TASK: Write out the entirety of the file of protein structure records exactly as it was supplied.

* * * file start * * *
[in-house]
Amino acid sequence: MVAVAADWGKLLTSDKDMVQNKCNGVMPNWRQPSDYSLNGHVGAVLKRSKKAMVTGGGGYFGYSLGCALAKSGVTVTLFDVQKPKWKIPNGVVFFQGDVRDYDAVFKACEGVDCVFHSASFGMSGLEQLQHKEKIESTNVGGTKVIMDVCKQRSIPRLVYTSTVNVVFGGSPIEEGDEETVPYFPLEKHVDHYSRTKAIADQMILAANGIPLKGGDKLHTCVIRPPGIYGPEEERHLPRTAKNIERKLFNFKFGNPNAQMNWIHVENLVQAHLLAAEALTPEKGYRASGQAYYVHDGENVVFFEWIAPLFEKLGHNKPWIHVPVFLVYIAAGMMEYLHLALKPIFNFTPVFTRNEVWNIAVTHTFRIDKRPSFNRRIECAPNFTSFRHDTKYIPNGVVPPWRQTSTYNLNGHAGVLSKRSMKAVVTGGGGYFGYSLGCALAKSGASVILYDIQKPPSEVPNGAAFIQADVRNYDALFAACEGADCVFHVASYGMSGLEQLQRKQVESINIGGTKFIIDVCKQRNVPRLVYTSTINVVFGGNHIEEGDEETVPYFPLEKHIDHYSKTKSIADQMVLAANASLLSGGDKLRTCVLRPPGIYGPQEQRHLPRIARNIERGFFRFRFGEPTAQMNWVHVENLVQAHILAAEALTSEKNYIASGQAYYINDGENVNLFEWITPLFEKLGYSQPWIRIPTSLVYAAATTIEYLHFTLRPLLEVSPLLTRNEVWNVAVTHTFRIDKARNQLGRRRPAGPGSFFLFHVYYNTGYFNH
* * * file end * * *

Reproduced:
[in-house]
Amino acid sequence: MVAVAADWGKLLTSDKDMVQNKCNGVMPNWRQPSDYSLNGHVGAVLKRSKKAMVTGGGGYFGYSLGCALAKSGVTVTLFDVQKPKWKIPNGVVFFQGDVRDYDAVFKACEGVDCVFHSASFGMSGLEQLQHKEKIESTNVGGTKVIMDVCKQRSIPRLVYTSTVNVVFGGSPIEEGDEETVPYFPLEKHVDHYSRTKAIADQMILAANGIPLKGGDKLHTCVIRPPGIYGPEEERHLPRTAKNIERKLFNFKFGNPNAQMNWIHVENLVQAHLLAAEALTPEKGYRASGQAYYVHDGENVVFFEWIAPLFEKLGHNKPWIHVPVFLVYIAAGMMEYLHLALKPIFNFTPVFTRNEVWNIAVTHTFRIDKRPSFNRRIECAPNFTSFRHDTKYIPNGVVPPWRQTSTYNLNGHAGVLSKRSMKAVVTGGGGYFGYSLGCALAKSGASVILYDIQKPPSEVPNGAAFIQADVRNYDALFAACEGADCVFHVASYGMSGLEQLQRKQVESINIGGTKFIIDVCKQRNVPRLVYTSTINVVFGGNHIEEGDEETVPYFPLEKHIDHYSKTKSIADQMVLAANASLLSGGDKLRTCVLRPPGIYGPQEQRHLPRIARNIERGFFRFRFGEPTAQMNWVHVENLVQAHILAAEALTSEKNYIASGQAYYINDGENVNLFEWITPLFEKLGYSQPWIRIPTSLVYAAATTIEYLHFTLRPLLEVSPLLTRNEVWNVAVTHTFRIDKARNQLGRRRPAGPGSFFLFHVYYNTGYFNH